Just after midnight on April 13, 2016, the driver of a red Lexus struck and killed Jameca Stanfield as she tried to cross North Grand Boulevard.
Notice of her death wouldn’t have extended beyond a few short news stories had it not been for her sister, Tiffanie Stanfield, who has fought for justice for her sister and so many other hit-and-run victims in the years after Jameca’s death.
Stanfield galvanized her grief to launch her organization, Fighting Against Hit and Run Driving, in hopes that the nonprofit would spur action against traffic violence by telling the stories of hit-and-run victims.
“I fight for her because her death is in vain if I don’t,” Stanfield says.
Jameca’s death was part of a grim tally of pedestrians injured or killed by motor vehicles in 2016. That year, 294 were injured, 17 killed.
Six years later, traffic violence in St. Louis is at a high.
Data from Trailnet, a local nonprofit that tracks traffic violence, shows the total number of people killed on St. Louis city streets by vehicles hit a record high in 2022 compared to the last two decades (available records only go back to 2002).
Seventy-eight people, whether pedestrians or vehicle occupants, lost their lives to traffic violence last year. In 2021, 70 people died. The year before, 76.
“Traffic violence is a systemic issue in the public health crisis in our city,” Trailnet Community Planner Sam McCrory says.
Street safety in the city has garnered renewed attention after a speeding driver struck 17-year-old Janae Edmondson on Saturday. Edmondson lost both of her legs as a result of the crash.
Her case is undoubtedly tragic, street safety advocates say — especially considering that the incident could have been averted. The man who struck her, 21-year-old Daniel Riley, had violated his bond more than 50 times but remained out of jail.
Still, the crash that resulted in Edmondson’s injuries is far from rare in St. Louis.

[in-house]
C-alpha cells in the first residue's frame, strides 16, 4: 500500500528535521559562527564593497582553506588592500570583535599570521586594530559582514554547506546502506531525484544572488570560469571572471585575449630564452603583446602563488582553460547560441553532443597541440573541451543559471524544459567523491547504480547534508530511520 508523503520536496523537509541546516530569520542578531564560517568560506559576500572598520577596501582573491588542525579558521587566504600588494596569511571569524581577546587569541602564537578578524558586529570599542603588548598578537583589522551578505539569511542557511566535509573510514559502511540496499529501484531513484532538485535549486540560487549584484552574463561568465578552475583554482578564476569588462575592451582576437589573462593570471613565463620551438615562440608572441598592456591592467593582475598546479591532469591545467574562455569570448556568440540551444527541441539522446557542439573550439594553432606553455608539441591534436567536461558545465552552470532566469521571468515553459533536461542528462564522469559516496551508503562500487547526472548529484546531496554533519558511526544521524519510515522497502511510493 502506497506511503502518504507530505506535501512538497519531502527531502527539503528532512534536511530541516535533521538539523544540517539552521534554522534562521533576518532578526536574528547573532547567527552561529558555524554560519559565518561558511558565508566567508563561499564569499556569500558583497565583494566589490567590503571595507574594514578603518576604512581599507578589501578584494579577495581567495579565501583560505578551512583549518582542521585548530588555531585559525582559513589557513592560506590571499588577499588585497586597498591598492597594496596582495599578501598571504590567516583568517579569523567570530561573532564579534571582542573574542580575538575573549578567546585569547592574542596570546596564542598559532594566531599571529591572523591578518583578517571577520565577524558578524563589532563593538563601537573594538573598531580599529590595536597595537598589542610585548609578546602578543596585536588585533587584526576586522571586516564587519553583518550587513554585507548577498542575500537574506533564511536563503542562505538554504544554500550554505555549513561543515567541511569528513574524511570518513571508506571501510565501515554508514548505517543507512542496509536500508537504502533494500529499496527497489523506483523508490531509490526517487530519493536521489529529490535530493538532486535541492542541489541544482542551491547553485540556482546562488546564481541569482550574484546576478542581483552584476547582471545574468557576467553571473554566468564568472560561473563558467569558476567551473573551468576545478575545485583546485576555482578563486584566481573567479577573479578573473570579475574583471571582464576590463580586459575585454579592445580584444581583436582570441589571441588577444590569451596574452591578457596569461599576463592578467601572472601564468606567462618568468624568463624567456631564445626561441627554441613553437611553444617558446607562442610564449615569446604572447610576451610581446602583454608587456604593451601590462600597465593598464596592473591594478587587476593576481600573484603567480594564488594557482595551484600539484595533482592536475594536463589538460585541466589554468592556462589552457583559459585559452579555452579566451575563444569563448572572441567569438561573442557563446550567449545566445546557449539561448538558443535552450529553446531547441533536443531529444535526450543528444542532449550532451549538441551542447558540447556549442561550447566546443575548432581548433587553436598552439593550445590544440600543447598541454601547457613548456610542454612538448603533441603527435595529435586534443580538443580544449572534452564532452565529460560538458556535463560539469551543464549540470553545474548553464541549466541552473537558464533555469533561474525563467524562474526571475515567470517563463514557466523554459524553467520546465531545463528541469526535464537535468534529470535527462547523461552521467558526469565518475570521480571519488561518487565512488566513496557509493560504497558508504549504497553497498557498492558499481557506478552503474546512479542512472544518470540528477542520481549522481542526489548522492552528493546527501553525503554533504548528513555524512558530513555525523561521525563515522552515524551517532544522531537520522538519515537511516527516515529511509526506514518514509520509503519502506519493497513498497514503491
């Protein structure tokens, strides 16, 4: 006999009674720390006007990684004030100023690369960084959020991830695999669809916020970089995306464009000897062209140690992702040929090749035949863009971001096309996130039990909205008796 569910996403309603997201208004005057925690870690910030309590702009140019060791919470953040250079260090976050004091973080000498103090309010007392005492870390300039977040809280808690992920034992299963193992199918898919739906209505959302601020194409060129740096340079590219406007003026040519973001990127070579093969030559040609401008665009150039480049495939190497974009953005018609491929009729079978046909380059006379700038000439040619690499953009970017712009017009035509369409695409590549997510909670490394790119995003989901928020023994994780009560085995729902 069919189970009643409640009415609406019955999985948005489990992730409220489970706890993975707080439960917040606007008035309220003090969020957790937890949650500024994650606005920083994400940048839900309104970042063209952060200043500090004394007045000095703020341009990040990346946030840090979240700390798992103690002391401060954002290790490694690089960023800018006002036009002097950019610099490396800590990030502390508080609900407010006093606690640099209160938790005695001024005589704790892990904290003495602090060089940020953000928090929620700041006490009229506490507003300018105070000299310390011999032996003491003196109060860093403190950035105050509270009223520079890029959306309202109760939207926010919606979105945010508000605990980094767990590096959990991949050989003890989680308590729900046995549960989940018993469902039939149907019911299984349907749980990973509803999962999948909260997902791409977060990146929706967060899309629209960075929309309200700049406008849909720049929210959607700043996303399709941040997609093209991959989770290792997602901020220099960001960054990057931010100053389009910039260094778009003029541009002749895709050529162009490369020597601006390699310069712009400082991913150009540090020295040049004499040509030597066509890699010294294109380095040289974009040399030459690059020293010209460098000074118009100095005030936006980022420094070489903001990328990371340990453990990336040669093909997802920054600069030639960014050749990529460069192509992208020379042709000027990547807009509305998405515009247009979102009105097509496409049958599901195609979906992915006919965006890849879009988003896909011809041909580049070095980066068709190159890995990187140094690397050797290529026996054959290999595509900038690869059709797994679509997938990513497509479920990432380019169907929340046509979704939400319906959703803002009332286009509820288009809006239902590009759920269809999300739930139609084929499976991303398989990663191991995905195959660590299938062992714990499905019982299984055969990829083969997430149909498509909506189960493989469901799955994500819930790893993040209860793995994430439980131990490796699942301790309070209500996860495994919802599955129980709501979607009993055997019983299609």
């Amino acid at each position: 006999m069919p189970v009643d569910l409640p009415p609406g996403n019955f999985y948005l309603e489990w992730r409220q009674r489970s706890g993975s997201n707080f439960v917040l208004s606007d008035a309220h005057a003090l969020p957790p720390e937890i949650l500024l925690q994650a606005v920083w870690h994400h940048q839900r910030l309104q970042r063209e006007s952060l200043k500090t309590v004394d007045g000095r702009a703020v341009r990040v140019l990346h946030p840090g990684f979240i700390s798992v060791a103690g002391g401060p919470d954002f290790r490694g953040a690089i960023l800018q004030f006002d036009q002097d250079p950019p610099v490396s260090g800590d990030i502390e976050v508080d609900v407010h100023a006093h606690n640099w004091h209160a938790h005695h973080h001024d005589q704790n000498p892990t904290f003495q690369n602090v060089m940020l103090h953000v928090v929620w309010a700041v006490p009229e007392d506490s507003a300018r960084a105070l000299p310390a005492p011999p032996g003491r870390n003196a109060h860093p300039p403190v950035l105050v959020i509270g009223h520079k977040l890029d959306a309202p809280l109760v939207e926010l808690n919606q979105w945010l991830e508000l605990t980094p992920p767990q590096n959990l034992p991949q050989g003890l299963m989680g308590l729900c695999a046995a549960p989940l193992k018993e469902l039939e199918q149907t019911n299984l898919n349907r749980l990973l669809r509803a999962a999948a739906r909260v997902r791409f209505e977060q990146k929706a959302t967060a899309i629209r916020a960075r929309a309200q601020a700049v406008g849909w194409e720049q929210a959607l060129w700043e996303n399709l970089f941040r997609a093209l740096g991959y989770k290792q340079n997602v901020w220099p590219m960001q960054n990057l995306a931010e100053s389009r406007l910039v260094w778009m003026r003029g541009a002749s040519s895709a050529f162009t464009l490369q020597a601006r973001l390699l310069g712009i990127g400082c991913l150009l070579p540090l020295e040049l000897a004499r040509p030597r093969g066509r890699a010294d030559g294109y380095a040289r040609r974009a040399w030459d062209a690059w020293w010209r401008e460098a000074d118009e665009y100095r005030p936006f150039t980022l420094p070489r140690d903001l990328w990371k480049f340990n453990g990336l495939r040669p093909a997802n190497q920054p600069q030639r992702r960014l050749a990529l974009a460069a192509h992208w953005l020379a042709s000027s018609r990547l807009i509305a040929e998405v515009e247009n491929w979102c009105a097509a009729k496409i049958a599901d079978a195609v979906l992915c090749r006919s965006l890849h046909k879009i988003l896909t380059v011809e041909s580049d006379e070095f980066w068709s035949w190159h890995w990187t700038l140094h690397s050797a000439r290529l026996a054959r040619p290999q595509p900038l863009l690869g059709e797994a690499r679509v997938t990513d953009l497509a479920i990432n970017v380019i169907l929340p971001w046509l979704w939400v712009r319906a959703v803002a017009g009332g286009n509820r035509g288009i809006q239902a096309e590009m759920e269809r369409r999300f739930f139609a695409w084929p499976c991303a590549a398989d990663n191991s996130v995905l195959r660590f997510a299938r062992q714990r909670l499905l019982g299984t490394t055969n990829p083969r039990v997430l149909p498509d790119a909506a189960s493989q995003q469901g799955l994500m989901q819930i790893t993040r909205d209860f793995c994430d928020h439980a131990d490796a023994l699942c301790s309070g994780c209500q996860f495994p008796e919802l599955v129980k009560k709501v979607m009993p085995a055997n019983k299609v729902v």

“This is not a new topic,” Stanfield says. “It’s not a new tragedy.”
This is especially true in pockets of north city, where seven of the 12 most dangerous city corridors identified by Trailnet exist.
North city crashes involving innocent pedestrians or motorists are often thought of as “a shame,” but don’t receive much public outcry, Ward 21 Alderwoman Laura Keys tells the RFT.
“Unfortunately, the broken glass theory is still in play,” Keys says. “You see things, and you’re so socialized to them that you no longer see them. It’s like being nose blind constantly.”
According to McCrory, who authors Trailnet’s annual crash reports, the part of the city where Edmondson was hit is a particularly dangerous one.
Since 2021, 62 pedestrians have been involved in crashes in Downtown West. Two resulted in fatalities. Washington and Tucker stands out as a particularly fraught area, with 12 crashes on Washington and eight on Tucker in 2021, according to McCrory.
“A lot of our great amenities are downtown,” McCrory says. “But, unfortunately, we don’t have the infrastructure to support a safe walking and biking environment.”
During a phone interview Thursday, Stanfield lists numerous traffic tragedies that have contributed to St. Louis’ “epidemic” of traffic violence. In 2017, a hit-and-run driver killed Doletha Hudson as she tried to cross Natural Bridge Avenue. Stanfield also recalls a 2021 hit-and-run where a toddler died and his mother was paralyzed on one side of her body.
“There are many crash victims coming from all over the city of St. Louis might not get quite as much attention,” Trailnet Chief Executive Officer Cindy Mense says. “We really hope this conversation can be about how we can make it safer for everyone.”
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2023-02-24 01:28:00 ,
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